The Power of SPAM: How a Canned Meat Went from Wartime Necessity to Hawaii Delicacy
The result was a nonperishable slab of pink meat, conveniently packaged in 12-ounce cans. As the story goes, Jay Hormel crossed the words “spice” and “ham” to name the invention “Spam.”
But if the pork product was invented in Minnesota, how did it come to be so uniquely celebrated in Hawaii? When I lived on the island of Oahu for two months this year, Spam was everywhere — in cafes that specialize in Spam musubi, in the refined dishes of fine-dining restaurants and the McDonald’s breakfast menu. In a phone call with TODAY Food, food biographer Carolyn Wyman recalled that while her book signings usually occur without much fanfare, she was met with a 45-minute line at the Honolulu signing of “SPAM: A Biography.” According to the SPAM website, Hawaii residents consume 7 million pounds of Spam each year.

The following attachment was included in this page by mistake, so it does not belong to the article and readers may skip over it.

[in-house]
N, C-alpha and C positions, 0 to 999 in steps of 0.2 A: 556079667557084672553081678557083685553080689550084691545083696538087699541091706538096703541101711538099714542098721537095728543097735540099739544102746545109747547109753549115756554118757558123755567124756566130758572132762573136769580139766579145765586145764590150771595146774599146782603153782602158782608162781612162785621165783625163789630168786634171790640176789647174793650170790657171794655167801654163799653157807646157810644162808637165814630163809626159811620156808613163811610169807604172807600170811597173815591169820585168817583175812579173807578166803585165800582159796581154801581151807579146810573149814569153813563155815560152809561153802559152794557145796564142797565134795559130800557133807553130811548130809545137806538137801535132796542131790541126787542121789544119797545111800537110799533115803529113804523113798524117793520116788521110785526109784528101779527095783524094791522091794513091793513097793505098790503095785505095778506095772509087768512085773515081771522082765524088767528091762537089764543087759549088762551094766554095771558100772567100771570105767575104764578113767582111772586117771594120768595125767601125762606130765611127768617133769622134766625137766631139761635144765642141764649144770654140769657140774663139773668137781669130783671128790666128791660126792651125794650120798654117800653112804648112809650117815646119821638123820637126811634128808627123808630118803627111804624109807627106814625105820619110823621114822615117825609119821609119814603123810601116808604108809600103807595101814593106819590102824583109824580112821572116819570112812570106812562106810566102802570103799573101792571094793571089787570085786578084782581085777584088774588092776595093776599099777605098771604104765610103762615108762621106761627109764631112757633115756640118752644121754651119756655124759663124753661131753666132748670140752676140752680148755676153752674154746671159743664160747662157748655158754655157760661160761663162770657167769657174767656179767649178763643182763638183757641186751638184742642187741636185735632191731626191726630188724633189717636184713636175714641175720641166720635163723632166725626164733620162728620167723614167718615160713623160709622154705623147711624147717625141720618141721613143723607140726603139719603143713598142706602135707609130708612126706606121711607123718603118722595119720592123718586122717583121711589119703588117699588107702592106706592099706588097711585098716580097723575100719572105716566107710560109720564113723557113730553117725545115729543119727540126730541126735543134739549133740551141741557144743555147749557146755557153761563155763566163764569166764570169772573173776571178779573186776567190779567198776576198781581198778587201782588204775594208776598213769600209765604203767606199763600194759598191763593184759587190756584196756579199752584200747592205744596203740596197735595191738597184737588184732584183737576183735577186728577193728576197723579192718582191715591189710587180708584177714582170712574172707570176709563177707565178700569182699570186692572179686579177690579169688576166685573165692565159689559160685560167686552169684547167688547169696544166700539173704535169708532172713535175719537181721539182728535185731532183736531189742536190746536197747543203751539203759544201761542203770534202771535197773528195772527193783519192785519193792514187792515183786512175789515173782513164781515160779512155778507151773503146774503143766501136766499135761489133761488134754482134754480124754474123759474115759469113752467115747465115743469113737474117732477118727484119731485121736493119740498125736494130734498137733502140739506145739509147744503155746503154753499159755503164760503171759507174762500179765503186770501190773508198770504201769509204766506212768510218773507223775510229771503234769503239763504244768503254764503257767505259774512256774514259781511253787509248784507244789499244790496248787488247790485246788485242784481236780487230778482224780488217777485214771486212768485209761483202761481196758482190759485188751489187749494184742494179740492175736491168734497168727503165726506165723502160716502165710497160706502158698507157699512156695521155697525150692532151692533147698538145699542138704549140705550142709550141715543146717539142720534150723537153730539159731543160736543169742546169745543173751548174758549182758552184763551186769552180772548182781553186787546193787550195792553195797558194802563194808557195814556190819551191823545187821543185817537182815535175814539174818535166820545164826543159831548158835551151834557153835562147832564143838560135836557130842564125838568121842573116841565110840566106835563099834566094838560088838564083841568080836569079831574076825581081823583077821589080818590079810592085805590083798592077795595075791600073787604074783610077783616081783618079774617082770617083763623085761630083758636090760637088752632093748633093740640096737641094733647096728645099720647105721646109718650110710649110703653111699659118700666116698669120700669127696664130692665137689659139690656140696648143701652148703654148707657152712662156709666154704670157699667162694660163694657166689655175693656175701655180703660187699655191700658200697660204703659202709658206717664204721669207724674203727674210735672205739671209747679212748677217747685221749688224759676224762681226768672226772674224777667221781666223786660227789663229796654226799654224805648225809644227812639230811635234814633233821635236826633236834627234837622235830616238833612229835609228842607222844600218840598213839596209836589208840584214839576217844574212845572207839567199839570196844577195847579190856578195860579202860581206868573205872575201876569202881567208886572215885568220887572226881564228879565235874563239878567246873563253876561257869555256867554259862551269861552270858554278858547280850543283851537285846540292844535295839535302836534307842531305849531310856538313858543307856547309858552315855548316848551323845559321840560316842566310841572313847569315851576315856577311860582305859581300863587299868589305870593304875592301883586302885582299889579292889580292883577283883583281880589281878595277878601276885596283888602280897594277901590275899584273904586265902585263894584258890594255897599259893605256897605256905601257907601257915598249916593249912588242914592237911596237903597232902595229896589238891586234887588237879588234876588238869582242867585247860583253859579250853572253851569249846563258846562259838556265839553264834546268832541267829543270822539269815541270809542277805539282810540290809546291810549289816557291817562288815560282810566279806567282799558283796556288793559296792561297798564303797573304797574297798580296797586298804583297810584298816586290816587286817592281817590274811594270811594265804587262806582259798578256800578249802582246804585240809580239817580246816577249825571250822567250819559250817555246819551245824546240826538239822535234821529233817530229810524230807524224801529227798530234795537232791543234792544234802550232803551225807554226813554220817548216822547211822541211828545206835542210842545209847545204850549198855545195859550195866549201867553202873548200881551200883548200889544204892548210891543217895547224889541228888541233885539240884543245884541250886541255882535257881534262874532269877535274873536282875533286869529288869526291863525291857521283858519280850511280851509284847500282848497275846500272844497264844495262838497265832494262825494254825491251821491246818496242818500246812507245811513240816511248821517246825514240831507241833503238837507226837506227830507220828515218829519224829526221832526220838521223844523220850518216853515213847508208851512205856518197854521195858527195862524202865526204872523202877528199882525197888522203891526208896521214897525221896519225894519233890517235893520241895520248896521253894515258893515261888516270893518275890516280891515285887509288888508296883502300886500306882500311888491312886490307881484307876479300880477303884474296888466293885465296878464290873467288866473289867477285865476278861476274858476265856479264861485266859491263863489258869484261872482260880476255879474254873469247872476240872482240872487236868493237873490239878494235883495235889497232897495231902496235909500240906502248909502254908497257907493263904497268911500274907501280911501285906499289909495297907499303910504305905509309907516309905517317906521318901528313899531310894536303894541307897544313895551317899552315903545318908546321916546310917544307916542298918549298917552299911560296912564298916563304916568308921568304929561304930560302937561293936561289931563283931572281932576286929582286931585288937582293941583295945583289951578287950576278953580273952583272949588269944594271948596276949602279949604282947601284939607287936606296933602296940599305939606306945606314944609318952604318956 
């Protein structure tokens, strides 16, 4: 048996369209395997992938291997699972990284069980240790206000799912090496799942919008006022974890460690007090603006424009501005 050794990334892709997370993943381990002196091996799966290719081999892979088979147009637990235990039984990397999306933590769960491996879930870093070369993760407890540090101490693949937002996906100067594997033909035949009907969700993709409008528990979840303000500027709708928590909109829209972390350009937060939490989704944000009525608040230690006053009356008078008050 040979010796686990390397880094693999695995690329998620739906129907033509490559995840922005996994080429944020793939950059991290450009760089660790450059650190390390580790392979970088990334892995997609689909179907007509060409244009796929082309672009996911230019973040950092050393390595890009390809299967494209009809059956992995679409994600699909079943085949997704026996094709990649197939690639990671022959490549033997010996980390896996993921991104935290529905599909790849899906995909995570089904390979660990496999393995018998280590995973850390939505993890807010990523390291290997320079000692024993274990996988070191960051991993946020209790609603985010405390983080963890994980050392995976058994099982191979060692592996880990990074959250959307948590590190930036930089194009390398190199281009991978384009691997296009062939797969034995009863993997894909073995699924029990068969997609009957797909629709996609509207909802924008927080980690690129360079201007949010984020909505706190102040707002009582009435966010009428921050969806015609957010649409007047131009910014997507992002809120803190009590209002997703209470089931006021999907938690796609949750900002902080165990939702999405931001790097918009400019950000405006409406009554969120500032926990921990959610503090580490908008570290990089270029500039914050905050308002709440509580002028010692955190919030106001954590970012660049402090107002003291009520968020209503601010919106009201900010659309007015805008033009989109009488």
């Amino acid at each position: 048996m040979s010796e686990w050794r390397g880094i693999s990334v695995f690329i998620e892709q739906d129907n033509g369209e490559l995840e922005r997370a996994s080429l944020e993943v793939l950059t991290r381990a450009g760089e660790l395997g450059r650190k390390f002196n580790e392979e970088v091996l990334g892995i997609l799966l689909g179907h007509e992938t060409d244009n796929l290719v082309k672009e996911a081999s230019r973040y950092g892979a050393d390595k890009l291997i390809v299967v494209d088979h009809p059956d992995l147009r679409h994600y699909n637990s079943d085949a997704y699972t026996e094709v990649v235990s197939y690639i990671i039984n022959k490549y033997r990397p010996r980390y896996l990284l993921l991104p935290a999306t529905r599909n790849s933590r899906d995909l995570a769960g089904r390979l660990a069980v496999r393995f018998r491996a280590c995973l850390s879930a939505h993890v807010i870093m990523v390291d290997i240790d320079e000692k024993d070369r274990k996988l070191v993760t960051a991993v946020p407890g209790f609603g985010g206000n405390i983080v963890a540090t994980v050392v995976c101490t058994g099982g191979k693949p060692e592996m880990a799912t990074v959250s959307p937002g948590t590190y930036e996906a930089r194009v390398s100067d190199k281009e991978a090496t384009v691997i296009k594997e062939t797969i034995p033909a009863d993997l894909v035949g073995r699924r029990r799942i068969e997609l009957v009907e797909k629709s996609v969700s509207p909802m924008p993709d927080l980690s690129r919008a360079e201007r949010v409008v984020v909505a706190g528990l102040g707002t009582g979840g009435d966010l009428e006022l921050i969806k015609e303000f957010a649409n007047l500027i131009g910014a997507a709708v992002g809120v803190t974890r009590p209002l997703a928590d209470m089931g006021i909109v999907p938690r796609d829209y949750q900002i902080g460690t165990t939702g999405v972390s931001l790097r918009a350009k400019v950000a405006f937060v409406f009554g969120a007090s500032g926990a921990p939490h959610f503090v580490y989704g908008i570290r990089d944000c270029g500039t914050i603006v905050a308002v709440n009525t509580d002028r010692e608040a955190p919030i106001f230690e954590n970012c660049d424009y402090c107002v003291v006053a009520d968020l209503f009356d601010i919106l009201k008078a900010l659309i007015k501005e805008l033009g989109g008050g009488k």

At the same time, residents of the mainland United States tend to view the canned meat with derision. Food historian Rachel Laudan has noticed that the subject of Spam resurfaces in mainstream media at least once a year — and when it does, “People say all of the same things,” she told TODAY. “About how they wouldn’t touch it, how it’s awful … But when it comes to hot dogs, which they could say many of the same things about, they don’t. So there’s a puzzle for you.” Even the French delicacy pâté, she pointed out, often consists of pork meat and pork fat ground up together — essentially, Spam by a more palatable name.
The impulse to turn one’s nose up at Spam reflects a lack of understanding of how, exactly, Spam accrued its popularity — not just in Hawaii, but also in the Philippines, South Korea, Okinawa and other sites of U.S. colonialism throughout history. Here’s a breakdown of the significance of Spam, from the experts.